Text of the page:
6- Mausoleums and birth place of famous prophets/scholars
We went to visit the tomb of the Old Testament Prophet Daniel that is 18m long!
Just outside Samarkand we went to visit the tomb of Imam Bukhari – one of the main reasons I’ve always wanted to visit Uzbekistan after seeing pictures of Bukhara in the Malaysian Form 4 History book.
Outside of Bukhara, we went to visit Bahaudin Naqshband’s mausoleum.
One other notable Islamic scholar from Bukhara, Uzbekistan would have to be Ibn Sina, also known as Avicenna, the author of The Cannon of Medicine.
7- On transportation:
Upon crossing the border into Uzbekistan, we saw a horse pulling a cart of logs unmanned and a donkey pulling a cart with a sleeping child in it.
Massive lack of petrol = very long queues of up to 3-4 days. We repeatedly saw this scene throughout the country. I wonder how often do the car owners head back (and how? with a donkey cart?) to drive their car up along the queue.
Mashrutka is a shared taxi/van that the locals use. The drivers constantly honk to attract customers to their mashrutkas making the mashrutka stations in particular very noisy.
Train stations are closed at lunch time and there were too many police checking for passports at the train station. As I obviously did not expect to be asked for my passport to buy our train tickets for the next day from Bukhara to Samarkand, we had to go all the way back to the hotel to get them.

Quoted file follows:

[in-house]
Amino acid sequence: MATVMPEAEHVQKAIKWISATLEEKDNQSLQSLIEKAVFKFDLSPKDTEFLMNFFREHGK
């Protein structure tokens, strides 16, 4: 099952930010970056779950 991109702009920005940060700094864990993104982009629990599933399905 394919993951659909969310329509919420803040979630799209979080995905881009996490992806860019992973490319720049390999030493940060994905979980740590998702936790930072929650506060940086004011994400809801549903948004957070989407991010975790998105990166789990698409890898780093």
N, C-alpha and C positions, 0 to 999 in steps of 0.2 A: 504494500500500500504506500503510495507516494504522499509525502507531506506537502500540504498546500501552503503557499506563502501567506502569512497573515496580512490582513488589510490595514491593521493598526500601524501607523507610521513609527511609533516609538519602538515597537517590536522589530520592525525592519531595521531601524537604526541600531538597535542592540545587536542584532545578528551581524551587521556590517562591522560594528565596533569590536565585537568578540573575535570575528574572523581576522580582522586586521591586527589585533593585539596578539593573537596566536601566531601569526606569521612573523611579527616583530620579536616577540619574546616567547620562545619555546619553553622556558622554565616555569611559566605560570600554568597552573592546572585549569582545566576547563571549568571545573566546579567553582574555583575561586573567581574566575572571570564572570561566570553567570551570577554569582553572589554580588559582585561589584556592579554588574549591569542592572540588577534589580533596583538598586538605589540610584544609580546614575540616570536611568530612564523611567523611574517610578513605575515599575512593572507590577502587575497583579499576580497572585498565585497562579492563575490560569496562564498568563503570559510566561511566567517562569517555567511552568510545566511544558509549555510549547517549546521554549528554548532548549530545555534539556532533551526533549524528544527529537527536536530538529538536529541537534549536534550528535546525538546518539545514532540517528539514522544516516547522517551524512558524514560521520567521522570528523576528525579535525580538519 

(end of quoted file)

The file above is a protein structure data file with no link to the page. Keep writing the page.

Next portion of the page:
8- Relating to money:
There are no coins, only 100, 200, 500 and 1000 Som notes.
1000 Som is worth less than 40 cents.
They use a calculator to show you the price of your meal.
All restaurants and shops have a machine to count how much money you’ve given them as the wad of cash is always too thick.
The sole ATM machine in Khiva was conveniently broken for the day – make sure you have US dollars!
The official exchange rate was USD 1 = 2100 Som while the black market exchange rate was USD 1 = 2700 Som.
9- They too like their gold teeth. We saw the same phenomenon in Turkmenistan and Tajikistan. It freaked me out at first to see people smiling at me with full gold teeth but I got used to it by the end of the trip.
10- In Samarkand, even a kid speaks fluent Uzbek, Tajik and Russian.
11- The concept of queuing does not exist. The locals would behave as if they hadn’t seen you standing there the last 10 minutes and somehow will stand in front of you, or will shove their elbow and get themselves into the queue.
12- Water in many areas in the country is available only from 8-9am and another hour later in the afternoon/evening.Water is much more available in Tashkent the capital as that is where the President lives.
13- Uzbeks need to apply for a visa from their government to visit all countries except Russia. Talk about making it difficult to travel…
14- One day the President came up with the rule that no wine is to be sold within 2km of any school, mosque, etc. and so many businesses had to shut down overnight.
15- Constant mention by a guide that a particular restoration was done thanks to the efforts of their beloved President Islam Karimov.